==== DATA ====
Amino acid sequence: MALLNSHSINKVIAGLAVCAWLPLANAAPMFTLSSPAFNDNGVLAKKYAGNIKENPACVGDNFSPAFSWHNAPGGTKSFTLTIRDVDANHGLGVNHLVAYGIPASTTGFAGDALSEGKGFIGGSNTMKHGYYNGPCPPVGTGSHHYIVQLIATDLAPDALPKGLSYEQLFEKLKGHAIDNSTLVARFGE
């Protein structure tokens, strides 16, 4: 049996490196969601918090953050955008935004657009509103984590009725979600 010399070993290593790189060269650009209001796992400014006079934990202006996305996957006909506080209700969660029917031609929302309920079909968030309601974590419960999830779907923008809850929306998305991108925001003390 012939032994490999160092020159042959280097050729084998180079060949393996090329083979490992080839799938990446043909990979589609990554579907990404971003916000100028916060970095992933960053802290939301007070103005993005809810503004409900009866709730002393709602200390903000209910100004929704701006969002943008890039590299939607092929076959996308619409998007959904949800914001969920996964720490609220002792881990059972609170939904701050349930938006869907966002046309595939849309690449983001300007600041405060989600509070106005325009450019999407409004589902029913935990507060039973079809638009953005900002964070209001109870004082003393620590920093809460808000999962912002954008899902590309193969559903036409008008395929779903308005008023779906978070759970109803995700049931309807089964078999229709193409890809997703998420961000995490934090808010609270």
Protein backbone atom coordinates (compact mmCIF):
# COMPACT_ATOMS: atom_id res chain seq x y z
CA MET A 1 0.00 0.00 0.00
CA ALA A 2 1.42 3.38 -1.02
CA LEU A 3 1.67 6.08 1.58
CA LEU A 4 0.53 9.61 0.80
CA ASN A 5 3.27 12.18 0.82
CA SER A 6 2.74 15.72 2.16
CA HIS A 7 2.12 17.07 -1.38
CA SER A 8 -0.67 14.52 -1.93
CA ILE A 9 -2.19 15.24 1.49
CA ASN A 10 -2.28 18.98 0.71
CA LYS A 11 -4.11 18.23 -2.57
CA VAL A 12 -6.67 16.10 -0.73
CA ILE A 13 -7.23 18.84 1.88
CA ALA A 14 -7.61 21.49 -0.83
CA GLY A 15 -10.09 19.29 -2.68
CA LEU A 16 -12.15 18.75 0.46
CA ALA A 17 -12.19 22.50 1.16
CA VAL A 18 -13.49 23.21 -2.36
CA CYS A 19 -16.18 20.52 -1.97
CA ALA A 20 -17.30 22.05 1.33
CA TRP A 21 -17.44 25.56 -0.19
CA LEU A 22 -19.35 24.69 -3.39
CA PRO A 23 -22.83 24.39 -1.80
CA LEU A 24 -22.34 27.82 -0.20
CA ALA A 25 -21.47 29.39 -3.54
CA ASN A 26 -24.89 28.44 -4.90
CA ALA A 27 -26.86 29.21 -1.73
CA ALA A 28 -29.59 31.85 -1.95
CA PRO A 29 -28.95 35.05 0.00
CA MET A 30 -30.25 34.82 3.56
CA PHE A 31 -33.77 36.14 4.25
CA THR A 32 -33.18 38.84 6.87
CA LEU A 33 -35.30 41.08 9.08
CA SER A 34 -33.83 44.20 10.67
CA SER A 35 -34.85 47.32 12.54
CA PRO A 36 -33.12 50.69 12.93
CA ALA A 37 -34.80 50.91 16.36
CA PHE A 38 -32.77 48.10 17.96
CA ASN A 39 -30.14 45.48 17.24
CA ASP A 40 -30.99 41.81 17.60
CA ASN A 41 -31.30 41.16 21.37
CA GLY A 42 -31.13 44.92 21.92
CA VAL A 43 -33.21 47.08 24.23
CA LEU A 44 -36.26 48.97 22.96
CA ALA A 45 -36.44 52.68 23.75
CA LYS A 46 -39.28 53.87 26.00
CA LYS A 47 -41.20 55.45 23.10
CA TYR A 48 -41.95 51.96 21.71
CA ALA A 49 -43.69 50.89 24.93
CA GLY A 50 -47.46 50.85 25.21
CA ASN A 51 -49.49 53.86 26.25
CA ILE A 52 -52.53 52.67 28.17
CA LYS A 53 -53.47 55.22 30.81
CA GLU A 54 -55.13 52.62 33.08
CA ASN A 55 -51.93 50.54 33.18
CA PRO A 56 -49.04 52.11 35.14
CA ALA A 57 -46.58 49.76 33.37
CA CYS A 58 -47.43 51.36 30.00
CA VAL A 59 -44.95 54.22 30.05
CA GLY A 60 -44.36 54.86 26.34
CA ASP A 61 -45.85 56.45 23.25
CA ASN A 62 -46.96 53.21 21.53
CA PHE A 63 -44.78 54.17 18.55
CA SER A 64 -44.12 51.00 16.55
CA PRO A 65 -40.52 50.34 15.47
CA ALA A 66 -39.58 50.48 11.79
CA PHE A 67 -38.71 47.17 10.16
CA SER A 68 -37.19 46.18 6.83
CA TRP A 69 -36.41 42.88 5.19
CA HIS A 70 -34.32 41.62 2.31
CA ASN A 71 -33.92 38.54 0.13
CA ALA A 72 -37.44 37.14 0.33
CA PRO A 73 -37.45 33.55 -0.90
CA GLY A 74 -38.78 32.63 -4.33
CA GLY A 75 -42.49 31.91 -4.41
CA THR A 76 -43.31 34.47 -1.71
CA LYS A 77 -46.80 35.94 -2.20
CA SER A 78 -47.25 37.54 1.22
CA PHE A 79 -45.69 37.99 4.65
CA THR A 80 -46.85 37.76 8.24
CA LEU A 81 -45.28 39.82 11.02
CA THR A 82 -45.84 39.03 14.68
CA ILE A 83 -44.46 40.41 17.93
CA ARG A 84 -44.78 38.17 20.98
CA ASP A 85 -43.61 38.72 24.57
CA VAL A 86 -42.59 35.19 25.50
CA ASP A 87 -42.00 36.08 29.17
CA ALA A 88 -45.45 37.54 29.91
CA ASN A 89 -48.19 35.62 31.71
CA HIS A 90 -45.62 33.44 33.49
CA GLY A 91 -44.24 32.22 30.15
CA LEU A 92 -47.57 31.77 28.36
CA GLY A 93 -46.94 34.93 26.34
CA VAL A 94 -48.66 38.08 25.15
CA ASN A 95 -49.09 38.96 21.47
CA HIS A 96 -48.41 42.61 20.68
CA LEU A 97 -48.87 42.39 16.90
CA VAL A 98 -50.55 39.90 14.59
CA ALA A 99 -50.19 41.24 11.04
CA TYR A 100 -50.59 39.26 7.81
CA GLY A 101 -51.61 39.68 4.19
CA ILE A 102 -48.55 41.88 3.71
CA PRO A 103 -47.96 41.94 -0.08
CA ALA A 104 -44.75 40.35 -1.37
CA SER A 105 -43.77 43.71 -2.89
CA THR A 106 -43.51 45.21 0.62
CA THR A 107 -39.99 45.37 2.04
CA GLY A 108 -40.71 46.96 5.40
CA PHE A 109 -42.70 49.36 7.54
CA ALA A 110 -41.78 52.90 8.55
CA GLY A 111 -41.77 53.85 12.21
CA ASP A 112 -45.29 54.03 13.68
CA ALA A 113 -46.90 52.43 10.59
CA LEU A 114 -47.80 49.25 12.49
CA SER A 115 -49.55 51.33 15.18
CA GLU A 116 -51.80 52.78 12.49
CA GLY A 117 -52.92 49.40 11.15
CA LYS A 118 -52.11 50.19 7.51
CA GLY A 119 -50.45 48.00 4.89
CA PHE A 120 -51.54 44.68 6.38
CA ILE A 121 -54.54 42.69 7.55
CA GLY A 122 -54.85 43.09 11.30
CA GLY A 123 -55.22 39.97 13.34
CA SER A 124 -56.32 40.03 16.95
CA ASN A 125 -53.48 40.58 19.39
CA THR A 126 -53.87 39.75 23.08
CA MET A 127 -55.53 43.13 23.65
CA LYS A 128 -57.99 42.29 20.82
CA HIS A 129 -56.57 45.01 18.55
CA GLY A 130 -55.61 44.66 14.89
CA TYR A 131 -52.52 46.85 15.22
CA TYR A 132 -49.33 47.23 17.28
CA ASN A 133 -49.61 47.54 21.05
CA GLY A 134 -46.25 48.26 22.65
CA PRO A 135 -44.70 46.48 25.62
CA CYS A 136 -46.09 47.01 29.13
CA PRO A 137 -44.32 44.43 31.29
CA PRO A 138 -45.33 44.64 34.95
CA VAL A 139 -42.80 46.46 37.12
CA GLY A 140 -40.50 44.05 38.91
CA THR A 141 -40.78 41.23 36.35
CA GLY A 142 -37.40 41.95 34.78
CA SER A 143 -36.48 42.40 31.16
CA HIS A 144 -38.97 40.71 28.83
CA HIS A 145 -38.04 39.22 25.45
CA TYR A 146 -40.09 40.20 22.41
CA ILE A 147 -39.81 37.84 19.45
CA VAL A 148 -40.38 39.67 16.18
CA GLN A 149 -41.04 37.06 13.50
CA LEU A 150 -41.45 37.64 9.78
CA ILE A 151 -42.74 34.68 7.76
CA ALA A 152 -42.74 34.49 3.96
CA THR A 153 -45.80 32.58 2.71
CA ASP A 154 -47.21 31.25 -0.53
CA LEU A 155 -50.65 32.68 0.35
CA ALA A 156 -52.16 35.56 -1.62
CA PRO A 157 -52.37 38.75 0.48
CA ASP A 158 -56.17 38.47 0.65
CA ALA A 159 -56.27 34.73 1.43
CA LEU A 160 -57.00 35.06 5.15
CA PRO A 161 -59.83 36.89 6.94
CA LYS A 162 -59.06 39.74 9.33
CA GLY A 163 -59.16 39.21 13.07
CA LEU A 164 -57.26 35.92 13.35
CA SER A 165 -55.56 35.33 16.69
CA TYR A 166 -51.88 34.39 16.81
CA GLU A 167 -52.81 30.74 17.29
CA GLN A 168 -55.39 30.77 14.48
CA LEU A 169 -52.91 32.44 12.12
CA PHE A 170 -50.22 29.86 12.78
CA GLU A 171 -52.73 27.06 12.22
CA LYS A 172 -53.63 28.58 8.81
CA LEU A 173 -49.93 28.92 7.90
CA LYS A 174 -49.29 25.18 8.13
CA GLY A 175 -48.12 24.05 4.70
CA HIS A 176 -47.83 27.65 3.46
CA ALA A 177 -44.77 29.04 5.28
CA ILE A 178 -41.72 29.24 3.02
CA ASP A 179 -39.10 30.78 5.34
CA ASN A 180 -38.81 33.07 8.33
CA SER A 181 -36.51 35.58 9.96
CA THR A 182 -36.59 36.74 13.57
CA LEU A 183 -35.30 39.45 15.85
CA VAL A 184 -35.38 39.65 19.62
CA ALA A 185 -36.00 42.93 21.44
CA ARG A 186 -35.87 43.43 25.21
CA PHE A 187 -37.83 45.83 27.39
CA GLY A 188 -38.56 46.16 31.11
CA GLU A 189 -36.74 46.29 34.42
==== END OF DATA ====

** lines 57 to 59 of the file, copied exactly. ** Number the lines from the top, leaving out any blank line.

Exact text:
CA LYS A 53 -53.47 55.22 30.81
CA GLU A 54 -55.13 52.62 33.08
CA ASN A 55 -51.93 50.54 33.18